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Make Your Own Chatterbox Words Origami Game
Make Your Own Chatterbox Words Origami Game

How many different fun ways do our kids need in order to practise spelling their sight words? The more the better, because the more fun they have, the more they learn! Kids are programmed by nature to learn by playing games.

The Chatterbox Words game is an origami game that children love to make and play. Enter words here, print it out, and you will have an amusing way for kids to practise spelling words.

Enter the words to be printed in this game. Then press MAKE GAME and print out the origami page. Cut out the square, fold according to the instructions, and then you're ready to play!

How to fold :

  • Fold the square in half vertically and horizontally, then unfold.
  • With the blank side facing you, fold all 4 corners in to the center. Turn the folded square over.
  • Fold all 4 new corners in to the center.
  • Press the center down so that the new 4 corners stick up into the air. The original 4 corners should be pointing down.
  • Slip your 2 pointer fingers and 2 thumbs from underneath into the origami game, each finger in between an original corner and the underside of the center.

How to play :

  • Your pointer fingers and thumbs should be in the origami game from underneath, with the finger tips fitting into the 4 points of the origami construction.
  • Alternate having your 2 pointer fingers together and the finger and thumb of each hand pinched together, so that the origami contruction is opening and closing like a chirping bird's beak.
  • Ask your friend to read each of the words displayed on the outside of the origami game and to choose one word. Spell out the word, opening and closing the "bird's beak" as you say each letter.
  • At the end of spelling this word, four of the inside words will be displayed. Ask your friend to read them and to choose one.
  • Spell out that chosen word, opening and closing the "bird's beak" again as you say each letter. At the end of this spelling, four of the inside words will be displayed. It may be the same four words or it may be the other four words.
  • Ask your friend to read these 4 words and to choose one again. Open up the chosen flap.
  • Read out the sentence under the flap that describe some actions to do. Your friend should carry out these actions!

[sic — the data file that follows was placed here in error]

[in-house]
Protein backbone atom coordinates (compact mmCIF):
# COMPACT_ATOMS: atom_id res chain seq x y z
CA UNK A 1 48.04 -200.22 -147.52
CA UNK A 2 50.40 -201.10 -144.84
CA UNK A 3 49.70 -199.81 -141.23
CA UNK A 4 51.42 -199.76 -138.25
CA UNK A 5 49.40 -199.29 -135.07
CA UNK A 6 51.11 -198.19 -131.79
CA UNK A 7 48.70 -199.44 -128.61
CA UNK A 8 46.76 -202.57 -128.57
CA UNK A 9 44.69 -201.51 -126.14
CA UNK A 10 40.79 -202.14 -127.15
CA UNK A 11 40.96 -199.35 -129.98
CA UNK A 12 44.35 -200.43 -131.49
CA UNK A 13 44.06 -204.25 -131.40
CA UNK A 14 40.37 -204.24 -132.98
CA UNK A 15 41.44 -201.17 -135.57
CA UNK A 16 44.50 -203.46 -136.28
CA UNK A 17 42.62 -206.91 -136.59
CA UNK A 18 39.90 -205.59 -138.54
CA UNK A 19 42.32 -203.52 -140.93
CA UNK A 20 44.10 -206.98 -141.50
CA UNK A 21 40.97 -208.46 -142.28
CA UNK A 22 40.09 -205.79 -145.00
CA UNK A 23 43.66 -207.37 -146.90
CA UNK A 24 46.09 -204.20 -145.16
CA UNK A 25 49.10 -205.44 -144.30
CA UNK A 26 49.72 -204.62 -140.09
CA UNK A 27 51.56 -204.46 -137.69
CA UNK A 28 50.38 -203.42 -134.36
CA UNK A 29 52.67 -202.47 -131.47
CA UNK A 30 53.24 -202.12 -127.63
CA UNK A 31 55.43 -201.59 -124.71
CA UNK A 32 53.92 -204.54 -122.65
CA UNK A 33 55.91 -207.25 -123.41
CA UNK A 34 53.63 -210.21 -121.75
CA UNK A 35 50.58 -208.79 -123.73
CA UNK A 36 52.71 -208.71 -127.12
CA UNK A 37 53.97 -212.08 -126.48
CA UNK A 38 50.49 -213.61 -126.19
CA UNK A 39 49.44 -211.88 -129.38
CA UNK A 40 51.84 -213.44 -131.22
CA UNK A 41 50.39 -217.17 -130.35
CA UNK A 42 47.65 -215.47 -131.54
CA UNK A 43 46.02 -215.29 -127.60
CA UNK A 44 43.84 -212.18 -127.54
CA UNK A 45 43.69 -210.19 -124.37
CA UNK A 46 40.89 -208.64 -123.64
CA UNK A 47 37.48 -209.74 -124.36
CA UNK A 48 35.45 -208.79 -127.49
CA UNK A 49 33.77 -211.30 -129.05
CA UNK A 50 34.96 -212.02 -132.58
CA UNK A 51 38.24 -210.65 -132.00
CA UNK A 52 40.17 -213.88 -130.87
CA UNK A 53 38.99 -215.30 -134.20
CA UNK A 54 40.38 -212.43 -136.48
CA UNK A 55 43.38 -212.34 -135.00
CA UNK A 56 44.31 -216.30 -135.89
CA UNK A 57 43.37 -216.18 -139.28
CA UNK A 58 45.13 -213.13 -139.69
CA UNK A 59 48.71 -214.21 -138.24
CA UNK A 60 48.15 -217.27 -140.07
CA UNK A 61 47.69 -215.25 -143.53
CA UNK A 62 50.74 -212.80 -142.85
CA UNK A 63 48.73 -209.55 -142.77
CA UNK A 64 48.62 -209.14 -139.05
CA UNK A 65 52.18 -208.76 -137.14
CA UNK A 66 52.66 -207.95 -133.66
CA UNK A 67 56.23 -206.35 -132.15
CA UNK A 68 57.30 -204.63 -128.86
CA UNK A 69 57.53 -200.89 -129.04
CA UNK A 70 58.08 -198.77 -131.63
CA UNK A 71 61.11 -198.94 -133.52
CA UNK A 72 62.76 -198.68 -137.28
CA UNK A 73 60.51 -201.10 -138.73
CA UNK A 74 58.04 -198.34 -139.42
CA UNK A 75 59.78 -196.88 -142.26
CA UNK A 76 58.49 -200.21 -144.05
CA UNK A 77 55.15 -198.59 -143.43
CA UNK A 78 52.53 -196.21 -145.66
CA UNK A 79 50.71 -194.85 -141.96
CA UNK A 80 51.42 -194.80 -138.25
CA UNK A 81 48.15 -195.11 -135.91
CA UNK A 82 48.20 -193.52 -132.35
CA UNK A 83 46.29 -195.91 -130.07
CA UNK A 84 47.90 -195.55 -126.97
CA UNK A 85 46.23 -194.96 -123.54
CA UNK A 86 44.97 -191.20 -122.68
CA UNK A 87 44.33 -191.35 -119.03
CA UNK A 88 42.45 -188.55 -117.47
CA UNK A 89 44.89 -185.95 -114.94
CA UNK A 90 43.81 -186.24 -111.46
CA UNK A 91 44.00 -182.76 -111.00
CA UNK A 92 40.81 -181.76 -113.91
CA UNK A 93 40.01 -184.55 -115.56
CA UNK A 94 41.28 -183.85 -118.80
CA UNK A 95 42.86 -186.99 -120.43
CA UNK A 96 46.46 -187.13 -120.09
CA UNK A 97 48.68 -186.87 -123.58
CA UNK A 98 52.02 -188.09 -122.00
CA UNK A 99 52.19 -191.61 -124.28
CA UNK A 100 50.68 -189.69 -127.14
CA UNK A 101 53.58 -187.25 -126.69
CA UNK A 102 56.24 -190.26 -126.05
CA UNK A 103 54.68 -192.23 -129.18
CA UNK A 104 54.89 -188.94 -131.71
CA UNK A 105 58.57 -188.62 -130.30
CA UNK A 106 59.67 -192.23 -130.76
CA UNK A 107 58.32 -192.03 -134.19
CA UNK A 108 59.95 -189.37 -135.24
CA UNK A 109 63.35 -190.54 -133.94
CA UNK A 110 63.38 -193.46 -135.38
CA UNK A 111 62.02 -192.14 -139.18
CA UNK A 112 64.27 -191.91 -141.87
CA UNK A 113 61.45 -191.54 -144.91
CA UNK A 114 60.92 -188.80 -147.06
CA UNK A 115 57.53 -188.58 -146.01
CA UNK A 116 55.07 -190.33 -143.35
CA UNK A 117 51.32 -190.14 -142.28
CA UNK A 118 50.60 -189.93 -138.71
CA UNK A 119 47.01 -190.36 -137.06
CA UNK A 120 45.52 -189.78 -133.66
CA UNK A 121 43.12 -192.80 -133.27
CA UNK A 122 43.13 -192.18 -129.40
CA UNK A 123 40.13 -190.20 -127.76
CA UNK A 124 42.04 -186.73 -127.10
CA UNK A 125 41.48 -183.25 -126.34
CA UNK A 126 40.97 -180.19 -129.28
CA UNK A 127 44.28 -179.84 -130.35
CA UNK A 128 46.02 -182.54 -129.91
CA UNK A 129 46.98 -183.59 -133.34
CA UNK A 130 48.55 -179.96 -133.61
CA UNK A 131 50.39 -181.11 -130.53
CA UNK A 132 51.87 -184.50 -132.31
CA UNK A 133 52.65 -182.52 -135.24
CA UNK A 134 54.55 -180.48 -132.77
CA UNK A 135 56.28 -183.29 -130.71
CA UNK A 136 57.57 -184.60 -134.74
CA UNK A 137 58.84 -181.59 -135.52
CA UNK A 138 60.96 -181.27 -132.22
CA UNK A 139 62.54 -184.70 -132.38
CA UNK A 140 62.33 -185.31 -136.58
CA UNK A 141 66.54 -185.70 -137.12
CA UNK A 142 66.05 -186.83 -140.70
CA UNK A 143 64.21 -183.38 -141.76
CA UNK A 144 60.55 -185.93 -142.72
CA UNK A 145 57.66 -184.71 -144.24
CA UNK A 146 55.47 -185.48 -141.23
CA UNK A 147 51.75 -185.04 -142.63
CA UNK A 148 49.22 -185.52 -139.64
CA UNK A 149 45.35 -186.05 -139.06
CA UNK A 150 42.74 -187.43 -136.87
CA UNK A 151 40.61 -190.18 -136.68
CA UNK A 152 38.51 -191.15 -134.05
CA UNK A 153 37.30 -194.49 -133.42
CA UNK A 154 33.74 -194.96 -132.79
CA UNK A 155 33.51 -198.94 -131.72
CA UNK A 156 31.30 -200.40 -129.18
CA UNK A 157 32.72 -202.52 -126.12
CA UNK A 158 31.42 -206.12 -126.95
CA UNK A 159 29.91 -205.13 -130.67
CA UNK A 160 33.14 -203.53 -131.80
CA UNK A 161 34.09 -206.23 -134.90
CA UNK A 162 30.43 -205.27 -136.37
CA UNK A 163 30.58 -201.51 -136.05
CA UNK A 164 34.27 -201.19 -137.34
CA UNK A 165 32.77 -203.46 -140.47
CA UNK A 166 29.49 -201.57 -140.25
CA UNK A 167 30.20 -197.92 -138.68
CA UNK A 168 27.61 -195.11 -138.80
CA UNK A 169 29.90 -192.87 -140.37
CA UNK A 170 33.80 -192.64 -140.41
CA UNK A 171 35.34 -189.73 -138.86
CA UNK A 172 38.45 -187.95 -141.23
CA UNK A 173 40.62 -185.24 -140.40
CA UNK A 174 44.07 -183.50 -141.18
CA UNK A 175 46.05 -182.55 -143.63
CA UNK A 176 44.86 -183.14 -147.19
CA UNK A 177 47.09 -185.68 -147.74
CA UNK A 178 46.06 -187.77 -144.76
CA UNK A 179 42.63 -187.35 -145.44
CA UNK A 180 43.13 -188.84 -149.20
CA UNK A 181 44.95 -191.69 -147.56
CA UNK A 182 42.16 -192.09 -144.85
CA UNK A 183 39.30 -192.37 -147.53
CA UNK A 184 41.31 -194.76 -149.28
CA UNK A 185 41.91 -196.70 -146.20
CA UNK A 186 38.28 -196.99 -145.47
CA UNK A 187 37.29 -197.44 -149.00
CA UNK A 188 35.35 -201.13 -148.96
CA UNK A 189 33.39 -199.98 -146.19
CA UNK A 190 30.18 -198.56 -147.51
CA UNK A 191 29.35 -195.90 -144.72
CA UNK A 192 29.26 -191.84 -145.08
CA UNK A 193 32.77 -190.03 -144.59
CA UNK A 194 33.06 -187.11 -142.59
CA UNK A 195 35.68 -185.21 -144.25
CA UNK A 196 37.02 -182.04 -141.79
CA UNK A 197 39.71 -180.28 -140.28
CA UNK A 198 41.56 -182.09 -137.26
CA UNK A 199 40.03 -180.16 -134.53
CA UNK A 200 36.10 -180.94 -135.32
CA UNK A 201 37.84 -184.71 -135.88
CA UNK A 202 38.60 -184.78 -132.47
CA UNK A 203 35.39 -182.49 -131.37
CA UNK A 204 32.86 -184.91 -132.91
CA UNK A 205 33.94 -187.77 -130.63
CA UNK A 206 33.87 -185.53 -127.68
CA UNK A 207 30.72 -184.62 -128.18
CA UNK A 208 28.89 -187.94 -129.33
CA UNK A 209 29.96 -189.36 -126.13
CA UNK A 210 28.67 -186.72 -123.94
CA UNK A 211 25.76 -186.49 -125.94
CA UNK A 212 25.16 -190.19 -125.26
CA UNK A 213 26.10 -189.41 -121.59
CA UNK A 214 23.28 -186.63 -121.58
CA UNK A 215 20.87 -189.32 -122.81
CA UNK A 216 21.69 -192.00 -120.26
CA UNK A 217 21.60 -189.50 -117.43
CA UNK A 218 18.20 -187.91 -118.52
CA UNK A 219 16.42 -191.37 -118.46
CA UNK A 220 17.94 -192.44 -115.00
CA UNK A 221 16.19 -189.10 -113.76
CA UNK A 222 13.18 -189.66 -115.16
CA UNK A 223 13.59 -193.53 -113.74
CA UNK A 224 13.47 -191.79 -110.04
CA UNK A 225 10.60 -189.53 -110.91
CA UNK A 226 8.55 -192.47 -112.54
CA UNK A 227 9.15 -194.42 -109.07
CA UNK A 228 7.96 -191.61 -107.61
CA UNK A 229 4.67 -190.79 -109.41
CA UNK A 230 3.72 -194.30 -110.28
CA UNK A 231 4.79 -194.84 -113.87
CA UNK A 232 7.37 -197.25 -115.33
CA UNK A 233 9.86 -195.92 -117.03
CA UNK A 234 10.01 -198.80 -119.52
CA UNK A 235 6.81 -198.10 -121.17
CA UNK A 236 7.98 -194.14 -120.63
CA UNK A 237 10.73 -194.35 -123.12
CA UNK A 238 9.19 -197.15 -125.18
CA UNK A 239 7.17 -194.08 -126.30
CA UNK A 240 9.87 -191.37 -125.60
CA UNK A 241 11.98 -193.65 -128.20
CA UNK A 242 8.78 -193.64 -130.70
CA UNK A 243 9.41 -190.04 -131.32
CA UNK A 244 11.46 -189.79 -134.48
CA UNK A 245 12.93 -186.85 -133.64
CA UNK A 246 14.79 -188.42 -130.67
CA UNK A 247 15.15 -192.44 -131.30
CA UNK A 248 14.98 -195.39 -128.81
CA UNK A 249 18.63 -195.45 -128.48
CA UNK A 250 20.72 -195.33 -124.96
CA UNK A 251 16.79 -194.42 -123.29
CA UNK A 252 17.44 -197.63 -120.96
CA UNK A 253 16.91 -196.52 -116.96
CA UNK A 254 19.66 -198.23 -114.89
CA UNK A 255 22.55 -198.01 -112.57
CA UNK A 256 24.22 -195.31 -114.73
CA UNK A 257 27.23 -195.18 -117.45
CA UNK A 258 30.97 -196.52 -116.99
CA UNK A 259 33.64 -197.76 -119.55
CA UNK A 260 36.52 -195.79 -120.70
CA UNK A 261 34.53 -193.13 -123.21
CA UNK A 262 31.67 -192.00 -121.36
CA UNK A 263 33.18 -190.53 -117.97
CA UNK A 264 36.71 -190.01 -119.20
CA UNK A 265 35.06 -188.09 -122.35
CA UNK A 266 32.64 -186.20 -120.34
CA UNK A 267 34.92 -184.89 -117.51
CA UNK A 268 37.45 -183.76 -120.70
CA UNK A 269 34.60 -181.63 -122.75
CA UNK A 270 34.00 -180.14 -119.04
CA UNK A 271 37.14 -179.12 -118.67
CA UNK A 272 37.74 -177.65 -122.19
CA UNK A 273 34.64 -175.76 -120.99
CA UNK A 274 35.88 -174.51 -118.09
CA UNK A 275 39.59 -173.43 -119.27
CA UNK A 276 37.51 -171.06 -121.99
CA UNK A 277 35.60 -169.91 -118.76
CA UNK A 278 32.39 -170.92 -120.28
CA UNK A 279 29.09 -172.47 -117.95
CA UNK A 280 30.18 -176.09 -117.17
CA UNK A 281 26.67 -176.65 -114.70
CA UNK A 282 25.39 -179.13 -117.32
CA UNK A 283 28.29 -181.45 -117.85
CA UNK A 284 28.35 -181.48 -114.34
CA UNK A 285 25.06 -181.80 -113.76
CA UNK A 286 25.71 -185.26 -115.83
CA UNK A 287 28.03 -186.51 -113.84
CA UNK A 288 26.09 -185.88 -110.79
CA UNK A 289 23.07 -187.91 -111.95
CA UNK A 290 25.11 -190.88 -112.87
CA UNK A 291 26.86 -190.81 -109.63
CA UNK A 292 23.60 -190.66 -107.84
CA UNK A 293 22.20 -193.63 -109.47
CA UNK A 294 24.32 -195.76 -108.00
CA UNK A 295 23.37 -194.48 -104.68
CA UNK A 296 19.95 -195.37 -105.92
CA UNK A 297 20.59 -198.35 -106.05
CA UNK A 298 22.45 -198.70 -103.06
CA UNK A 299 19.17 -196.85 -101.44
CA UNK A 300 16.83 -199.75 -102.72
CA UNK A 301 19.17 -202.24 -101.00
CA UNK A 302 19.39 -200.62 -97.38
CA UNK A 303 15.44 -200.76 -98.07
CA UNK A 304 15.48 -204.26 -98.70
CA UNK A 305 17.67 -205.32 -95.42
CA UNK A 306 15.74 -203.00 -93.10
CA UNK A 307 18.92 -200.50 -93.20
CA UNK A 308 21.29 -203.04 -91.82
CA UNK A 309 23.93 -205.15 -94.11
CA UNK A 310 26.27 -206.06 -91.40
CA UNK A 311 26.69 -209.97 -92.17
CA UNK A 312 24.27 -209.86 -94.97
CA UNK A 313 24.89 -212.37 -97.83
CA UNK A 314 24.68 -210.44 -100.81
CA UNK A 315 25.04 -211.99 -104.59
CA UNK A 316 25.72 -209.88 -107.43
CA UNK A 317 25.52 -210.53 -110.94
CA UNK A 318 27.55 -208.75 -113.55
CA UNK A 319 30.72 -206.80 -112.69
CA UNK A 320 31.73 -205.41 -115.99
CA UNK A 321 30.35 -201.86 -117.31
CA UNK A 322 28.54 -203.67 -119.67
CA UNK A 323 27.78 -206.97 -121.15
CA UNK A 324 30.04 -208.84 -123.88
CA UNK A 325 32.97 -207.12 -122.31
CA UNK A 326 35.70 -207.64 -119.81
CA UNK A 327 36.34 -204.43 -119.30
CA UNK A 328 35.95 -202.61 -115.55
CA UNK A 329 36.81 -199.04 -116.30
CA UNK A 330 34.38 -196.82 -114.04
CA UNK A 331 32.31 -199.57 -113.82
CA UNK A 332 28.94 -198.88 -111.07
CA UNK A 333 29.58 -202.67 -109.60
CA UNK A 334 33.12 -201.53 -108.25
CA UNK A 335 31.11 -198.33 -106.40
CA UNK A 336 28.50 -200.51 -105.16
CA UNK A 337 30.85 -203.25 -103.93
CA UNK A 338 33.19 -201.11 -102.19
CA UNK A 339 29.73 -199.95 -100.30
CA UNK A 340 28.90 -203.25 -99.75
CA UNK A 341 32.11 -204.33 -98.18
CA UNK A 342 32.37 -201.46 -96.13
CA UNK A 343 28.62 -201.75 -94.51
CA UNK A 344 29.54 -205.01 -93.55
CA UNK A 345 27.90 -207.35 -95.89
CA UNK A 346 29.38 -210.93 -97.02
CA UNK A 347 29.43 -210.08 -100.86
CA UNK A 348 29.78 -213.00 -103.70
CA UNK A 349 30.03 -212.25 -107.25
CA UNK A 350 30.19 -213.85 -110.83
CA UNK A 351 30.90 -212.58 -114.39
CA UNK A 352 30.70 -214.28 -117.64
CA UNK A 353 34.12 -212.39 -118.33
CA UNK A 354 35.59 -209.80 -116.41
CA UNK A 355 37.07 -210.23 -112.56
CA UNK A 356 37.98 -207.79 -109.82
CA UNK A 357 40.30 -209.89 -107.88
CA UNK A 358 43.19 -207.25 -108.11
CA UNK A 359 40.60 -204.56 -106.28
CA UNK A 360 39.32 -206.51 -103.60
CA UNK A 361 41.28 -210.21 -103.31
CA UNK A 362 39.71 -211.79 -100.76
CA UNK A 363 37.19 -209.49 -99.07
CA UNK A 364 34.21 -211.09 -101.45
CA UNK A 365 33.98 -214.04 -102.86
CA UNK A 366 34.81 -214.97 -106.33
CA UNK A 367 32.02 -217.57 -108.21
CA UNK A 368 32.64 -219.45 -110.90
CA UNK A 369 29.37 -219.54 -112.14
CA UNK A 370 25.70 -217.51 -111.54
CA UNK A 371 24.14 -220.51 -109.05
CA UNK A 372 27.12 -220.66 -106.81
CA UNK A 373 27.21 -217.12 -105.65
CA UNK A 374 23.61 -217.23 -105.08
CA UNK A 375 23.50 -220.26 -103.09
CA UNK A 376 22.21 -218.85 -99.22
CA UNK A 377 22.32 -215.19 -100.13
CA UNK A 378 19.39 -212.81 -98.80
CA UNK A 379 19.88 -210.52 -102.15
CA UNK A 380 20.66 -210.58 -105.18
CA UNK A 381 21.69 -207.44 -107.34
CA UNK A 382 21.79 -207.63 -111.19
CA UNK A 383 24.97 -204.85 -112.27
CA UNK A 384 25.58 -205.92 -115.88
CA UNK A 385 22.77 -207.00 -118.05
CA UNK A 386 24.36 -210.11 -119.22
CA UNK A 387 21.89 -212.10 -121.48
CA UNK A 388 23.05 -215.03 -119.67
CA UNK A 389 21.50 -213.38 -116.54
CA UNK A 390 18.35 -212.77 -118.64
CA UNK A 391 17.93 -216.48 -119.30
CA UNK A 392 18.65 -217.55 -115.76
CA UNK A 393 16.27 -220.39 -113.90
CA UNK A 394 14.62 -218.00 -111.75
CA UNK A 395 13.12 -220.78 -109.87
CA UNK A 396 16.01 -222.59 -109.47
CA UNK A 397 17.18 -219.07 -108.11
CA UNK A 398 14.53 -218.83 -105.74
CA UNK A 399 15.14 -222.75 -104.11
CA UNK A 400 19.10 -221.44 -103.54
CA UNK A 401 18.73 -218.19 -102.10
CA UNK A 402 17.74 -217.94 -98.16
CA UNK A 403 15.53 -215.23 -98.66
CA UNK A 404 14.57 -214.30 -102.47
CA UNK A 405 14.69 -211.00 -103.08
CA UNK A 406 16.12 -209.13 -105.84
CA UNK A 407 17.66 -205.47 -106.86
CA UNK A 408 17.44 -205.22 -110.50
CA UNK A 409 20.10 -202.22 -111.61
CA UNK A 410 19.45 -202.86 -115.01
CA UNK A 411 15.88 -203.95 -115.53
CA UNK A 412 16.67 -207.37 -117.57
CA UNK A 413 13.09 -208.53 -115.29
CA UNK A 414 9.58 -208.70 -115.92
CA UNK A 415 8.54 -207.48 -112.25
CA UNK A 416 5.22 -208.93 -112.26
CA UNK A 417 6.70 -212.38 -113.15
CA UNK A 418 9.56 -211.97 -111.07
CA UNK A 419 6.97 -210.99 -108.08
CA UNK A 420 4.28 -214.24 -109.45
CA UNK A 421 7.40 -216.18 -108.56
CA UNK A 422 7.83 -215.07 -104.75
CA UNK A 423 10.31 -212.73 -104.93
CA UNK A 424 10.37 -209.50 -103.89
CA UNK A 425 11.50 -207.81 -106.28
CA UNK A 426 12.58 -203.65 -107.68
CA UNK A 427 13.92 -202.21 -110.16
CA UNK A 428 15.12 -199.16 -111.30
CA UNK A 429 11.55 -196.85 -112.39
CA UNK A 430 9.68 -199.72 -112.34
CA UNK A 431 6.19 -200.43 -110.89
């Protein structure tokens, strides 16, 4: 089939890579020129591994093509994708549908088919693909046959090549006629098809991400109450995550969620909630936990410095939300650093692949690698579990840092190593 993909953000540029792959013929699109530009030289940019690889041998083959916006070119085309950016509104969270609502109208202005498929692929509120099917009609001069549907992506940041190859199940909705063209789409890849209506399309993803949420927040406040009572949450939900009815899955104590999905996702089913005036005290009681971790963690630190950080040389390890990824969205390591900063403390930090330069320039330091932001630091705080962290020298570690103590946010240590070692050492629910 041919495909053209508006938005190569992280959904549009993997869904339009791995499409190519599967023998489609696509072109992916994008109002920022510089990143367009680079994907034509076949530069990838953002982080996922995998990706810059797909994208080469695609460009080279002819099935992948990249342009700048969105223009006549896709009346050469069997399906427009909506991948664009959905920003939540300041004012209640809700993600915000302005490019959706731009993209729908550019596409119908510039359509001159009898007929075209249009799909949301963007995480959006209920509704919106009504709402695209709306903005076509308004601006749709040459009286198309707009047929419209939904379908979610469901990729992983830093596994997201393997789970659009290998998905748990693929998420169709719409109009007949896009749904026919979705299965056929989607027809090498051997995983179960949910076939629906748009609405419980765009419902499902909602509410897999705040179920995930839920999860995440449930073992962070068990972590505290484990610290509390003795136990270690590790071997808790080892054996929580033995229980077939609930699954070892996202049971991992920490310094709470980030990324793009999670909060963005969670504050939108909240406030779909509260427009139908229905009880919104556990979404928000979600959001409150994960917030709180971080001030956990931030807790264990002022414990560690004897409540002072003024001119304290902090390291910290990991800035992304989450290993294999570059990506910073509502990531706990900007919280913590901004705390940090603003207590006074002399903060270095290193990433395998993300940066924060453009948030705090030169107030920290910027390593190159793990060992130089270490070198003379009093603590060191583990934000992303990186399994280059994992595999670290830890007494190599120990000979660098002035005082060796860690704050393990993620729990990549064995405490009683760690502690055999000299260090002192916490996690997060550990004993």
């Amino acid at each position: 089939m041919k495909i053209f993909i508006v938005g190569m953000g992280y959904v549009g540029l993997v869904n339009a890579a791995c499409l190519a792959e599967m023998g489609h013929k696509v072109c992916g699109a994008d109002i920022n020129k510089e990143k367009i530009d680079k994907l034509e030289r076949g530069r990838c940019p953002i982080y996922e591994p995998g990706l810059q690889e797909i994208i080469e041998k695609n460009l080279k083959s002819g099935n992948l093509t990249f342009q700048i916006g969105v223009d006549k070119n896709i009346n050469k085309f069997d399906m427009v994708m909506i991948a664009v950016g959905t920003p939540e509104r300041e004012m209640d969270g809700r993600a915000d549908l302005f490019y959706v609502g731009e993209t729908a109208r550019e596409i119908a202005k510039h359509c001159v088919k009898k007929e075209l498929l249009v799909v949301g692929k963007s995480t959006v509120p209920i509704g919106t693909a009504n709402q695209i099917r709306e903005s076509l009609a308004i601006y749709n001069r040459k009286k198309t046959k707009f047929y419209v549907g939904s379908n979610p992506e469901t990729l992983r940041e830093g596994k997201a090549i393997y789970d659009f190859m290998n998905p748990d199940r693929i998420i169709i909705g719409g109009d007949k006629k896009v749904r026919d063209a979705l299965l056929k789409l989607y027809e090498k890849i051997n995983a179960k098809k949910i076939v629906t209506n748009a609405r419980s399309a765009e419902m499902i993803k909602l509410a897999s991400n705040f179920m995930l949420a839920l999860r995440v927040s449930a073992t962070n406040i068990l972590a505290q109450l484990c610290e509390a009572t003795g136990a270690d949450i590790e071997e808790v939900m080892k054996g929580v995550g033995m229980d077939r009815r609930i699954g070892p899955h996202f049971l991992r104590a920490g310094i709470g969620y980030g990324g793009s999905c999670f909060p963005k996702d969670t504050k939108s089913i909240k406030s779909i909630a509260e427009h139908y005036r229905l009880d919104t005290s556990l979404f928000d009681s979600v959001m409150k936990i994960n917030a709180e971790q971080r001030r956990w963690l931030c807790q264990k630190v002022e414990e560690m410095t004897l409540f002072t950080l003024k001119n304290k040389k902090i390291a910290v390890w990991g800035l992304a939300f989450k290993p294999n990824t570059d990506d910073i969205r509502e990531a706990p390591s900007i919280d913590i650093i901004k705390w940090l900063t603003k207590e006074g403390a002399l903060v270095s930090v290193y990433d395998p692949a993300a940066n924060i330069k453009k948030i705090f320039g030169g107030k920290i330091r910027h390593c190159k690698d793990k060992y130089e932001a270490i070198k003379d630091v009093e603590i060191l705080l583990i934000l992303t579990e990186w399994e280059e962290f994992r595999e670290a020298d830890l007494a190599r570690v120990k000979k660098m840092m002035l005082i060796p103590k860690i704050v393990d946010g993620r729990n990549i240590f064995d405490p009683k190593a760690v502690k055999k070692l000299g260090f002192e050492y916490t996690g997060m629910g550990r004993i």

Children can play this Chatterbox Words origami game, practising reading and spelling the words and sentences that you have put into the game, having fun whilst doing so! We have entered words and sentences to get you going, but you can change them to the sight words that you would like your kids to practise spelling and reading.

  Enter the 4 different words to be printed on the outside face :
  Enter the 8 different words to be printed on the inner flaps :
  Enter the 4 different sentences to be printed under the inner flaps. You can control where the line breaks occur by where you type the ENTER key :

When you press the MAKE GAME button, your Chatterbox Words game will appear in a PDF file and you can print it out by pressing the printer icon. Most computers are able to display and print such a PDF file because they have the free Adobe Acrobat Reader installed. If your computer does not, then you can get the free Adobe Acrobat Reader from here.

"R" "E" "D"
...parenting tip of the moment

Gestalt processors, usually called right brained, are able to take in the big image, feel the emotional connections, access intuitive understanding and need to learn kinesthetically through movement. In art, music, dance and sports they access the passion, movement and big picture - all elements which are crucial to creativity...

Gestalt learners more than logic learners are affected by the early push, between ages 5 and 7, to learn linear functions both in language and math. These children begin to judge themselves as "dumb" and develop "learned helplessness."...

Gestalt learners have to struggle to make it through our educational system. I believe Albert Einstein was a gestalt learner. His early academic failures are legendary, and he frequently referred in later life to his reliance on visual imagery rather than linear logic. "The words of the language," he said, "as they are written and spoken, do not seem to play any role in my mechanisms of thought. The psychical entities which seem to serve as elements in thought are certain signs and more or less clear images which can be voluntarily reproduced or combined." Fortunately, he sought out holistic learning situations that fed his curiosity and lust for understanding.

quoted from "Smart Moves: Why Learning Is Not All In Your Head" by Carla Hannaford, pages 184-185

Small children should be supervised by a caregiver when at a computer, to ensure no accidents occur that could hurt the child and that no equipment gets broken.
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